Nature Studies, Backyard, Gardening, Vacations

What's In A Name?

Today I spent an entirely exhausting but wonderfully fulfilling day in the gardens. Michelle's family came over to "Help Gammy". Seven year old Bug learned to prune a small crab apple tree. Five year old Fairy showed her might as she hauled bags of mulch. And three year old Pixie impressed us all as she shoveled pea gravel into the wheelbarrow with "Othy". (Othy... their name for Tim, as in Timothy... Tim Othy... Othy. Cute, right?) Anyway... At one point Fairy came over and asked, "What's that plant called?" Over the winter some of the plant markers got shifted or the growing spring plants covered our painted rocks that bear their names. Together we went through the garden we were working on to make sure all the name rocks were visible and by the correct plant. By each plant, Fairy used her budding reading skills to try to decipher the names. There were lovely names like Foam Flower, Coral Bells, and Porcupine Grass. For the rest of the day, each time she passed a plant, she'd look at the rock and proudly say the plant's name. It reminded of this blog I had written for One Generation to Another May 20, 2008. I hope you enjoy it!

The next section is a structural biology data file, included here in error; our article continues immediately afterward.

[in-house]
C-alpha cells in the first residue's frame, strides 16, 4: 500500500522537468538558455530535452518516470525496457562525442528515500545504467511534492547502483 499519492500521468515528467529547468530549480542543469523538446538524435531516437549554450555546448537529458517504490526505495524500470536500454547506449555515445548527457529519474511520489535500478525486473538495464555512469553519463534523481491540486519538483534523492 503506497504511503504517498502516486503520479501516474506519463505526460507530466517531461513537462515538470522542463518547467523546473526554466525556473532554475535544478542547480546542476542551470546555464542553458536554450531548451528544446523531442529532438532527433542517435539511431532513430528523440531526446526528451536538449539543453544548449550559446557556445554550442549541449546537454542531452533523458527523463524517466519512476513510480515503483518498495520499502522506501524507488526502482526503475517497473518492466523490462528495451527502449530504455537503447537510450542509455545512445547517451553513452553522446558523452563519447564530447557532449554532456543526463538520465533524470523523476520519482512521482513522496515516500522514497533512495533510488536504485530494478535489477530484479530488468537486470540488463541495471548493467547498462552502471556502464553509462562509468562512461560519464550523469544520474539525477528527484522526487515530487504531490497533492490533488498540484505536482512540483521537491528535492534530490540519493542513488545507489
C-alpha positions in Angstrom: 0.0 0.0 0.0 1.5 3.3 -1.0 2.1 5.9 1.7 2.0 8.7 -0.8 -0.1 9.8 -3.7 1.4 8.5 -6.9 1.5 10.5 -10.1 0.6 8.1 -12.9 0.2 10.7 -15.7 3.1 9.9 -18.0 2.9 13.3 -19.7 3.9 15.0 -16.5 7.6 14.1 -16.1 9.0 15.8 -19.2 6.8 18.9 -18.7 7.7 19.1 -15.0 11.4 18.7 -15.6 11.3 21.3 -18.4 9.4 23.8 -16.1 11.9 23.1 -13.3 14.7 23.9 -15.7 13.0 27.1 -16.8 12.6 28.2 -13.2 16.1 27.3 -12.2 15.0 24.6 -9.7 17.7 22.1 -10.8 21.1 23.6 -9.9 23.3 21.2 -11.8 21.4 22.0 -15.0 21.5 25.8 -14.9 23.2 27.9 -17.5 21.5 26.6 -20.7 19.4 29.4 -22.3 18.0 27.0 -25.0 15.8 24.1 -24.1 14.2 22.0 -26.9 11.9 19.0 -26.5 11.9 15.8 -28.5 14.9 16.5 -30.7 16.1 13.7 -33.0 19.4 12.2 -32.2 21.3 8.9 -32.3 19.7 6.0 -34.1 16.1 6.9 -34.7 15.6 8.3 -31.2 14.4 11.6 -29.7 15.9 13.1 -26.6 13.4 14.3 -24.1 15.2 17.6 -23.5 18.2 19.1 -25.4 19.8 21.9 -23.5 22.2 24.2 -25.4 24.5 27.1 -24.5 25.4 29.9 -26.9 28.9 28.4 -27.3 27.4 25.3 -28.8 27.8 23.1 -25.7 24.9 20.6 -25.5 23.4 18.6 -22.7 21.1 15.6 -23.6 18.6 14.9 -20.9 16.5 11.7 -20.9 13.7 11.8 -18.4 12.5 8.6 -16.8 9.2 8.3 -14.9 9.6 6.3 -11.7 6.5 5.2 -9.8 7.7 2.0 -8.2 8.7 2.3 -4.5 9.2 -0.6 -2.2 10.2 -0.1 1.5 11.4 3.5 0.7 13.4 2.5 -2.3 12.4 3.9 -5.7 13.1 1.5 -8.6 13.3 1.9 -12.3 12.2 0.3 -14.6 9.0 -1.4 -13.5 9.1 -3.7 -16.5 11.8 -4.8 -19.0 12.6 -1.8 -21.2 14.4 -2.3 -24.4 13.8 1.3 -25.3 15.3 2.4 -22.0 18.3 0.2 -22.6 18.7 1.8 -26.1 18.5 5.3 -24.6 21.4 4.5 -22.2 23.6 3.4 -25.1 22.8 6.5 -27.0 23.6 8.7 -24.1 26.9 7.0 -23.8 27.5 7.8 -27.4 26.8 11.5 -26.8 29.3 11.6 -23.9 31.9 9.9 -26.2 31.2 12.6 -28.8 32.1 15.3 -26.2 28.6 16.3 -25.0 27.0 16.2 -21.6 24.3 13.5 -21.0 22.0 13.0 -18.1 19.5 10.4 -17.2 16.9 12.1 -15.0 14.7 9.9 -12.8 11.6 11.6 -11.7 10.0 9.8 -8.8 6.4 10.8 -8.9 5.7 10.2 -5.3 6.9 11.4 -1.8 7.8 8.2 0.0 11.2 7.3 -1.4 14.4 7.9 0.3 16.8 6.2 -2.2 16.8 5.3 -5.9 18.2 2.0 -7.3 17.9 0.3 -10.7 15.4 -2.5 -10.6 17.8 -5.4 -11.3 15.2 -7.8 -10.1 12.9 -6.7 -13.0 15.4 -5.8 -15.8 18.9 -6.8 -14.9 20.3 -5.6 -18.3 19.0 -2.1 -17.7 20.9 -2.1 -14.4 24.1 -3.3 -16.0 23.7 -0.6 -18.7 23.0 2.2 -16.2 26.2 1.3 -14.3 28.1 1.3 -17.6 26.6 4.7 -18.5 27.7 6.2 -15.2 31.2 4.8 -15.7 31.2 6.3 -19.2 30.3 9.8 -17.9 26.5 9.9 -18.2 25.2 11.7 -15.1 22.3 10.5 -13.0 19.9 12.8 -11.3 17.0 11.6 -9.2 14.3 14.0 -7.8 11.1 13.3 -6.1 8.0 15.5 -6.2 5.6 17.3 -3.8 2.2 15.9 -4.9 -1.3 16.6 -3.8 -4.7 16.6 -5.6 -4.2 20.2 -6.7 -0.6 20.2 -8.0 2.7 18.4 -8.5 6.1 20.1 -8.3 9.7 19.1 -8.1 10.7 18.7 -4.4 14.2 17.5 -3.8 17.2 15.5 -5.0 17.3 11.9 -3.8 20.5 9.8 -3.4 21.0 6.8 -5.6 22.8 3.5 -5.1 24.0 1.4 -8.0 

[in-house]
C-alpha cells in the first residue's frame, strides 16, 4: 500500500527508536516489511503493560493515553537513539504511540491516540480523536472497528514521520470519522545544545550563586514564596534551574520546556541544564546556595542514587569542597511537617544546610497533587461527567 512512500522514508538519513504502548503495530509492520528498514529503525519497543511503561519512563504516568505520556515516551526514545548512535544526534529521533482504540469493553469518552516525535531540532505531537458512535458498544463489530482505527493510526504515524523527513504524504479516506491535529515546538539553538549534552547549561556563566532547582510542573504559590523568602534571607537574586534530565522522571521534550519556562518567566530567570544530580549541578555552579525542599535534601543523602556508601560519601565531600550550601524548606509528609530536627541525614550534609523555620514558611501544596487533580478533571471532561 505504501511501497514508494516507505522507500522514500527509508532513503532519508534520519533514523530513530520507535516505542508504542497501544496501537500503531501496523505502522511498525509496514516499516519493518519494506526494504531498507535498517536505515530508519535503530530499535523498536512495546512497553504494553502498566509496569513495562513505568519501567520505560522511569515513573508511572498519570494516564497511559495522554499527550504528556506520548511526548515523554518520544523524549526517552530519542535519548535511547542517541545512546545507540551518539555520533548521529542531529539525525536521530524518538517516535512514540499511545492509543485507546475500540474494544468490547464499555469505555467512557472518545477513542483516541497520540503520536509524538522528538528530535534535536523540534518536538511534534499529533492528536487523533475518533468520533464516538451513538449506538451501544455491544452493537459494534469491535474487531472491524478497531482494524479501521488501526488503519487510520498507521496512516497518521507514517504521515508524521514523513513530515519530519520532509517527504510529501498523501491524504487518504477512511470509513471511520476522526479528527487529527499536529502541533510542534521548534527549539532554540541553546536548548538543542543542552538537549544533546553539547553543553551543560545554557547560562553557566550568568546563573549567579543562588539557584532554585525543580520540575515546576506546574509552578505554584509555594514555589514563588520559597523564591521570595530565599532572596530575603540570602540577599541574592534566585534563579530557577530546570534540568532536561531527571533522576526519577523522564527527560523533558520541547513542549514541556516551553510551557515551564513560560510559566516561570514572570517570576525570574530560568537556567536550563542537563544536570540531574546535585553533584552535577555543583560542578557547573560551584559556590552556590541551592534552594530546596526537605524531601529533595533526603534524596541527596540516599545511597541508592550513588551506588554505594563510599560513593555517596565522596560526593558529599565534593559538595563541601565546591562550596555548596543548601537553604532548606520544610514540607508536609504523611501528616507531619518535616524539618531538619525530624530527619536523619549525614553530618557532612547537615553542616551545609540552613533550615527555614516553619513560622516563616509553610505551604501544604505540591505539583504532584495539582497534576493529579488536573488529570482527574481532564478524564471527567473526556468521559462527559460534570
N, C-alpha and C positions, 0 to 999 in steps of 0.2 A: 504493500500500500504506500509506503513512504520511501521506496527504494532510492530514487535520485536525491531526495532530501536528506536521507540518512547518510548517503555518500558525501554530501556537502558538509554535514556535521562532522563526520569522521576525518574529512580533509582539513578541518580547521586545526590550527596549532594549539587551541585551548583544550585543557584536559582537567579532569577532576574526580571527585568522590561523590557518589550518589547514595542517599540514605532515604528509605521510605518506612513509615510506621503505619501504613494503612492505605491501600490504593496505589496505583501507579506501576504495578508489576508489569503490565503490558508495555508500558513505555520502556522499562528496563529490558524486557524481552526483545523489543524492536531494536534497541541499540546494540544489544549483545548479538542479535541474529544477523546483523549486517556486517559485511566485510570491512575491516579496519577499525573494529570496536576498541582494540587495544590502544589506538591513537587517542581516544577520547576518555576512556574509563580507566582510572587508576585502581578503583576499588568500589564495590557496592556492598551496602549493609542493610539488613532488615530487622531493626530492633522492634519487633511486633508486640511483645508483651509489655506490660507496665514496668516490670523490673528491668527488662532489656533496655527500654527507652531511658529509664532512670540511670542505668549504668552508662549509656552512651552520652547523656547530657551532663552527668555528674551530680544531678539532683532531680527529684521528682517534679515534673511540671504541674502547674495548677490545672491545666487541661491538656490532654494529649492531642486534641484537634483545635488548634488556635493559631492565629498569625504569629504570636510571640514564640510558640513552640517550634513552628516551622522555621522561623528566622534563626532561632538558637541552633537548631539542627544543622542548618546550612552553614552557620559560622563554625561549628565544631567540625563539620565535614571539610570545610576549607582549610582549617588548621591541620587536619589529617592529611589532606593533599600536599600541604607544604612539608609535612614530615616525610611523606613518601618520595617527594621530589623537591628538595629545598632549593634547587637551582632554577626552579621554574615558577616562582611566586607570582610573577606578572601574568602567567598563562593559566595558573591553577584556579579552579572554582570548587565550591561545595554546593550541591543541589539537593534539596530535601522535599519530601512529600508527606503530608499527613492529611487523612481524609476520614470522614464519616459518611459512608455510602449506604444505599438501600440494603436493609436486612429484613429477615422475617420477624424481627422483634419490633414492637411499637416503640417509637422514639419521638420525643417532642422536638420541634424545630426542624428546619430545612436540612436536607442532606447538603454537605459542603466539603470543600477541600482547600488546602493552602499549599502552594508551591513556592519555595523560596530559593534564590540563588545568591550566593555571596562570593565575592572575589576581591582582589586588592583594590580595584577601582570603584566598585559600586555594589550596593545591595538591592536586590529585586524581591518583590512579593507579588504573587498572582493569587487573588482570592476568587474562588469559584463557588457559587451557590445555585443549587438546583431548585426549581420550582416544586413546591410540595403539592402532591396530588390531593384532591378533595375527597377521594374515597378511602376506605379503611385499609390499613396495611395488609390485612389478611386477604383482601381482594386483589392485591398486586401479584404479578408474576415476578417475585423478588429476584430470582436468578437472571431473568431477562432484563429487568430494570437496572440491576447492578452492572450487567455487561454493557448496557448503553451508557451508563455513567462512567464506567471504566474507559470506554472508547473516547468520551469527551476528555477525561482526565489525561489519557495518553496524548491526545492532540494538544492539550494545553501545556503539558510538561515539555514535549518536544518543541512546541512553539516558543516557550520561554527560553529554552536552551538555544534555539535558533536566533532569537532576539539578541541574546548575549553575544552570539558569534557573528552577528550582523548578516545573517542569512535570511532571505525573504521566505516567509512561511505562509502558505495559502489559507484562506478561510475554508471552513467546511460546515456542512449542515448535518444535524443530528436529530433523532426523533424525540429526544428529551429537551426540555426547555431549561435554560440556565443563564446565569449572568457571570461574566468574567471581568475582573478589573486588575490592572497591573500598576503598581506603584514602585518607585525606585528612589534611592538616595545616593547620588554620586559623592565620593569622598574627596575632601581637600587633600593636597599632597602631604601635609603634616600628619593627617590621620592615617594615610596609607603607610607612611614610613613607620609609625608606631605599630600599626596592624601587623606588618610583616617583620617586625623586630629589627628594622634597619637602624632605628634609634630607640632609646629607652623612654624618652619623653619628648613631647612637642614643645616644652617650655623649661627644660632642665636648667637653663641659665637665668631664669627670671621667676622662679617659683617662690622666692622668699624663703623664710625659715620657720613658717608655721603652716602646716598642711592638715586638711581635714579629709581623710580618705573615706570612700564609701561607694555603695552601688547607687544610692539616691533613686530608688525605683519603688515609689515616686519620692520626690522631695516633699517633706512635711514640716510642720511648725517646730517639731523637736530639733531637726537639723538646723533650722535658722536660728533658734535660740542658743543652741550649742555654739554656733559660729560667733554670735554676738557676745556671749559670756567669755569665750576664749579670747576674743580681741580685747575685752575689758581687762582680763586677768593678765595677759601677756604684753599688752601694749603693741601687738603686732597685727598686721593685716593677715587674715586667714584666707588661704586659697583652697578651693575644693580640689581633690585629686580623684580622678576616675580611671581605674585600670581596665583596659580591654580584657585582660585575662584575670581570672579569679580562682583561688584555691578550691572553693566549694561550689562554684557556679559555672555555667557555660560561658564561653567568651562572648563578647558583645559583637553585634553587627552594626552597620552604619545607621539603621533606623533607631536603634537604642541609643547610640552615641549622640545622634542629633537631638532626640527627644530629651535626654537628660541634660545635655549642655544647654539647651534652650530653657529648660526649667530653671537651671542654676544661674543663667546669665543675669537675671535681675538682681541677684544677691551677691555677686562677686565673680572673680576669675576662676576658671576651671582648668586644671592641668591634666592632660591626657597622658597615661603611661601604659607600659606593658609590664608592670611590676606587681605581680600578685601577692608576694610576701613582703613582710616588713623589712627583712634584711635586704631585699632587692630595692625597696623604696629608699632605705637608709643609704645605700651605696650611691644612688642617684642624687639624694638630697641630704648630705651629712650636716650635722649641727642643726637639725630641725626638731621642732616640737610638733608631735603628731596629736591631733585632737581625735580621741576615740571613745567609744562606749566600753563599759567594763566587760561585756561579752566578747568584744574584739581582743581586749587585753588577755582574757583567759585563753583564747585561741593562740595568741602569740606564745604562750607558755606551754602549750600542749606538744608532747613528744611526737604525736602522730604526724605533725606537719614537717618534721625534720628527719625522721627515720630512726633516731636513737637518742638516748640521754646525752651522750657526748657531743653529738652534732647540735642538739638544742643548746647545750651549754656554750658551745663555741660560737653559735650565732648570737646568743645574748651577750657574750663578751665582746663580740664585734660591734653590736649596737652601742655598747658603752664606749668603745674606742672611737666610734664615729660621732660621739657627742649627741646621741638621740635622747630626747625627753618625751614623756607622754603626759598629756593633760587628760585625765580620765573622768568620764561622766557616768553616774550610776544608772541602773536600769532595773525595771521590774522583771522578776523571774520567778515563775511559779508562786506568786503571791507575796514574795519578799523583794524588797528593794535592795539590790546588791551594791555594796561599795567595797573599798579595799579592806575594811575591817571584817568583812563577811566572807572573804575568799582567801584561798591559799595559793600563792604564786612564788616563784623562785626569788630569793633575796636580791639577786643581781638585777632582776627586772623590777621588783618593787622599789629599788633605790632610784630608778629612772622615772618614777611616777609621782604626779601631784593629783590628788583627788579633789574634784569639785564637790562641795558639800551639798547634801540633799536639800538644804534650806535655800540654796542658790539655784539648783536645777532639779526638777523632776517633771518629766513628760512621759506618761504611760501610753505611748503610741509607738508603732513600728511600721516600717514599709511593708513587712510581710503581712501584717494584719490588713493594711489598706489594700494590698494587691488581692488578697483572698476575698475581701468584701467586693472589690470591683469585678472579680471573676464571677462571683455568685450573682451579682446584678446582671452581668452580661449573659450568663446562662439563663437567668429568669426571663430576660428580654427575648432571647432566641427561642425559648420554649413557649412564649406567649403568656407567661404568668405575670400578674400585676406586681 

Tim: (Getting into the car after popping into Kroger to pick up some milk.) Peggy said there are tornado warnings.

Me: (More perplexed by the name Peggy then the impeding doom, I rack my brain trying to figure out who Peggy is. Coming up blank…) Who the heck is Peggy?

Tim: The cashier.

Me: How do you know her?

Tim: I just told you she was the check out clerk.

Me: Do you know her from somewhere else?

Tim: No.

Me: Then how do you know her name?

Tim: It was on her badge.

Me: Then why use her name like it means something to me?

Tim: Because it’s her name.

Me: You’re very odd.